Barbara Bush, speaking with reporters on Air Force One somewhere over Europe, said yesterday that she was not concerned for her safety on the First Couple's upcoming trip to the Persian Gulf, where they will spend Thanksgiving with the troops. "I honestly wouldn't go on the trip if I thought it wasn't safe," Mrs. Bush said, though she did express one reservation: "We're visiting American troops and I hate to have them see me in pants." Asked if she believed the military standoff would result in a war, Mrs. Bush replied, "No. So much of the world is united against Iraq that I think he {Saddam Hussein} will see the wisdom of it," referring to a diplomatic solution.

The High Cost of Beatlemania

A 26-year-old Beatles fan from the District who got interested in the group almost a decade after it broke up paid $18,000 yesterday for what's said to be Paul McCartney's birth certificate.

"I'm just a Beatles freak and I had to have it," said Brian Taylor.

After paying Simpson's auction house in Houston a 10 percent fee and Texas's 8.25 percent sales tax, Taylor will have spent $21,285 for the document. The auction house said it had determined the document is authentic.

If the pop star wants his birth certificate back, he should bring his checkbook, Taylor said. "Sure, I'll sell it to him," he said. "I would have to talk about {the price} to Mr. McCartney himself."

Dukakis Departure

With her husband, Massachusetts Gov. Michael Dukakis, leaving office on Jan. 3, Kitty Dukakis says she's excited about a return to private life. Hers has been anything but private the past few months, as she's been on the book circuit promoting her autobiography "Now You Know," a blunt look at her life as a public figure and her battles with alcohol and drug addiction. During a talk Friday to the National Association of Social Workers in Boston, Dukakis said she was "delighted by the response my book received," adding that the most important result was the number of people who have "come up to me on the street and have written to me, thanking me for telling my story." While admitting to being thankful that her husband's term is coming to an end, she added, "Most of all, I am grateful for my sobriety."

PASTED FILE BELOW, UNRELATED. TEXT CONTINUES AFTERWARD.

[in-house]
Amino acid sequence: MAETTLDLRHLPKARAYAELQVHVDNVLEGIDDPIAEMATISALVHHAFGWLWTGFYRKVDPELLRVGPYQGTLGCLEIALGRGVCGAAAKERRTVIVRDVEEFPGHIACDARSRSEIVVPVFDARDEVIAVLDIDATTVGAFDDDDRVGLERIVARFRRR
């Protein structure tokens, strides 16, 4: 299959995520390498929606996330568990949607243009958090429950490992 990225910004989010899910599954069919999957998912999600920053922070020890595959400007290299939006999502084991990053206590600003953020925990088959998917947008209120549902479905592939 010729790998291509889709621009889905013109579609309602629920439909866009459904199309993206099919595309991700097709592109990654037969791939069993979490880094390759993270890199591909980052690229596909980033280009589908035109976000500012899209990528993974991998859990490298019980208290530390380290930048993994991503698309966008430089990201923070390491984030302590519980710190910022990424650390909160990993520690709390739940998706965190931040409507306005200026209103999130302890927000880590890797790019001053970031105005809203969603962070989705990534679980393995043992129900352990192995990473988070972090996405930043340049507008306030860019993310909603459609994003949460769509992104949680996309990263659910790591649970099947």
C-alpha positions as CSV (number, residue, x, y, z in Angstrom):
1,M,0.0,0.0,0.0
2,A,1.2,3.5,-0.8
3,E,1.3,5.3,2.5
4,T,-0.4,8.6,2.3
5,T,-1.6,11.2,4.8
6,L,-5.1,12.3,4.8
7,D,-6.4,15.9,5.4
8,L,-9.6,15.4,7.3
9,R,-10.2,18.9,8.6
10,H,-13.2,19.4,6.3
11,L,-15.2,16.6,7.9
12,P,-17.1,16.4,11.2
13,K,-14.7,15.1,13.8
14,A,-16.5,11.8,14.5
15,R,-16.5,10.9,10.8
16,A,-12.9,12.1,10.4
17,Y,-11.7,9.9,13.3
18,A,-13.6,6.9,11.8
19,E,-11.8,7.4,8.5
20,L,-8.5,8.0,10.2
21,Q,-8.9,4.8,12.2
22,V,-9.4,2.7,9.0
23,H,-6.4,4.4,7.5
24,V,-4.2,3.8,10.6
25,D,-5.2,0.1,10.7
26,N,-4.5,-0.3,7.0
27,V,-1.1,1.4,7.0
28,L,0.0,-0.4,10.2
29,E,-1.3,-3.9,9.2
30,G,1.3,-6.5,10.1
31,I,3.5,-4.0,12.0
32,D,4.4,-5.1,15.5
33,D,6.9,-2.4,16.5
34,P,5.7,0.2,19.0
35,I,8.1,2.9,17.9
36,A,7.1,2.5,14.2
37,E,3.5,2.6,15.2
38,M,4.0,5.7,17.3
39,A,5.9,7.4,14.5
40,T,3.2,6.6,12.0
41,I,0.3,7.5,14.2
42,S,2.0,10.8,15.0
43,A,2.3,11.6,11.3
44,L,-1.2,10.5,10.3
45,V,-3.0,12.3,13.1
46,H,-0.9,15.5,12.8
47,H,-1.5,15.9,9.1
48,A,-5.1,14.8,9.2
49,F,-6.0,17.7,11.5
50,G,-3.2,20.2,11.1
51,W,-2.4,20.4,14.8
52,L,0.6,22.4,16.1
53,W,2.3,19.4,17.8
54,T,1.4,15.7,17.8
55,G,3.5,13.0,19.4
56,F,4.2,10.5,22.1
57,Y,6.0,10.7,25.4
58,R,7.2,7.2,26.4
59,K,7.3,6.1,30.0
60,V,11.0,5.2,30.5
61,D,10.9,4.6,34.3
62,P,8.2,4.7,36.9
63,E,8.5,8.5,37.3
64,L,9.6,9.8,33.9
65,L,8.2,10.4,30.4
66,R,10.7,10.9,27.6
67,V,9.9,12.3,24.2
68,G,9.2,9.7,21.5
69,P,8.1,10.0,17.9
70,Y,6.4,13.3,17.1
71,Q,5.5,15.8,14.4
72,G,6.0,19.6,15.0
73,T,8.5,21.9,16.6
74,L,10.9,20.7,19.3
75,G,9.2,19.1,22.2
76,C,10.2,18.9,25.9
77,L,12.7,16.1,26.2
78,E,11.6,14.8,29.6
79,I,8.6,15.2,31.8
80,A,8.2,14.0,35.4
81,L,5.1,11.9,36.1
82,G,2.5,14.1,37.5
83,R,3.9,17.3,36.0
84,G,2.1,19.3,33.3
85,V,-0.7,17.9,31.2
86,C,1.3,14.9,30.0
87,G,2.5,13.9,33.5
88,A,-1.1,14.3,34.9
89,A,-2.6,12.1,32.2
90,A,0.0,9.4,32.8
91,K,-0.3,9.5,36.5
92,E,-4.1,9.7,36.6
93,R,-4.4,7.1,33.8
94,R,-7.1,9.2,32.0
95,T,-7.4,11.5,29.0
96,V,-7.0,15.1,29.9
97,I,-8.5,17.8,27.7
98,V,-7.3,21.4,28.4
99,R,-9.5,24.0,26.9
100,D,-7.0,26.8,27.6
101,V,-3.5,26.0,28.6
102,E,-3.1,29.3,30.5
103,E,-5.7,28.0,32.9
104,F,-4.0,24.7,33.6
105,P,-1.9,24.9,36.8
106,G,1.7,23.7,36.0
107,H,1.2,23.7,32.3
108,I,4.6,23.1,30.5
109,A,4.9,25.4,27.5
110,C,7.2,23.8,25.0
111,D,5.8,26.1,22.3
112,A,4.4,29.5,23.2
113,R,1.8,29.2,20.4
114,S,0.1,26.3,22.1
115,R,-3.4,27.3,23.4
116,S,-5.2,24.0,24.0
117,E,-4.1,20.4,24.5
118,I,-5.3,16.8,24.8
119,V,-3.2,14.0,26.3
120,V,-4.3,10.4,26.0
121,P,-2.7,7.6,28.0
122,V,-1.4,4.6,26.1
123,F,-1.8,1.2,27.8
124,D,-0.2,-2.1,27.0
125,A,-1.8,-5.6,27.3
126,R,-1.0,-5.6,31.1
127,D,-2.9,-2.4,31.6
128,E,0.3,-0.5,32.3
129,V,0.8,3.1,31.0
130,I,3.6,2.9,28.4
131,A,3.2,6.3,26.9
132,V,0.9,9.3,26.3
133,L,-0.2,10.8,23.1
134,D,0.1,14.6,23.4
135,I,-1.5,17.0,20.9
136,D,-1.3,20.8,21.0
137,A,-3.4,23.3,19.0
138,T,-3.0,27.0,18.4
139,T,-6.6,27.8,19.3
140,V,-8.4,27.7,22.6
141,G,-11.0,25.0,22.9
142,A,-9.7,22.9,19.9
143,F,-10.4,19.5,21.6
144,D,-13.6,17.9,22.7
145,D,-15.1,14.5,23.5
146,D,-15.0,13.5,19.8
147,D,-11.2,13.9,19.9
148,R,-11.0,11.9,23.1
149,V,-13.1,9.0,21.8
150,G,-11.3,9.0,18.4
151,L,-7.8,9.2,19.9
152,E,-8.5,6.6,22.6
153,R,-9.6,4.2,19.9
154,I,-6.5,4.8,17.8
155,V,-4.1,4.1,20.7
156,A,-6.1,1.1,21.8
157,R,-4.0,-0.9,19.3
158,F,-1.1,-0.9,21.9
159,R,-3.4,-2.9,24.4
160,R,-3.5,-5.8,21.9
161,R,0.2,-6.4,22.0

Time Takes You There

Time magazine has used the miracle of computers to send every Jane Smith and John Doe on its subscription list a customized copy of this week's issue with the subscriber's name worked into the cover art. The cover story is on the direct mail phenomenon, and a sample copy of the Nov. 26 issue has this line on the cover: "Hey, Jane Smith. Don't miss our really interesting story on the junk mail explosion!" On newsstand editions, the line will read: "Hey, you at the newsstand! ... "

Hospital Report

Rock musician David Crosby was "doing well" yesterday in a Los Angeles hospital after a serious motorcycle accident, according to a spokesman for Cedars Sinai Medical Center. Crosby took a tumble in Encino on Saturday, skidding 40 feet and breaking his left leg, ankle and shoulder, and suffering internal injuries. The 49-year-old singer, known for his work with Crosby, Stills, Nash and Young, was not wearing a helmet at the time.

Goodbye, Gunther

After a seemingly endless series of farewell tours, Ringling Bros. and Barnum & Bailey Circus animal trainer Gunther Gebel-Williams performed his last show yesterday in Pittsburgh. Gebel-Williams will yield the ring to his 20-year-old son, Mark, but his large cats won't come with it. He thinks it would be too risky to assume that his 20 Bengal and Siberian tigers would transfer their affections to his son, who will work primarily with elephants, zebras and camels. Gebel-Williams, 56, has performed in 11,697 shows during his 42-year circus career. Miles Davis, Author

Jazz legend Miles Davis added another feather to his cap Saturday when he was awarded an American Book Award at the Miami International Book Fair for penning "Miles: The Autobiography." The book, written in the tough street talk of the St. Louis ghetto, was written with Quincy Troupe and won in the life-story category. Another winner was Allen Ginsberg, poet laureate of the Beat generation, who received the Lifetime Achievement Award at the 11th annual presentation of the awards, sponsored by the Before Columbus Foundation.

Chuck Conconi is off.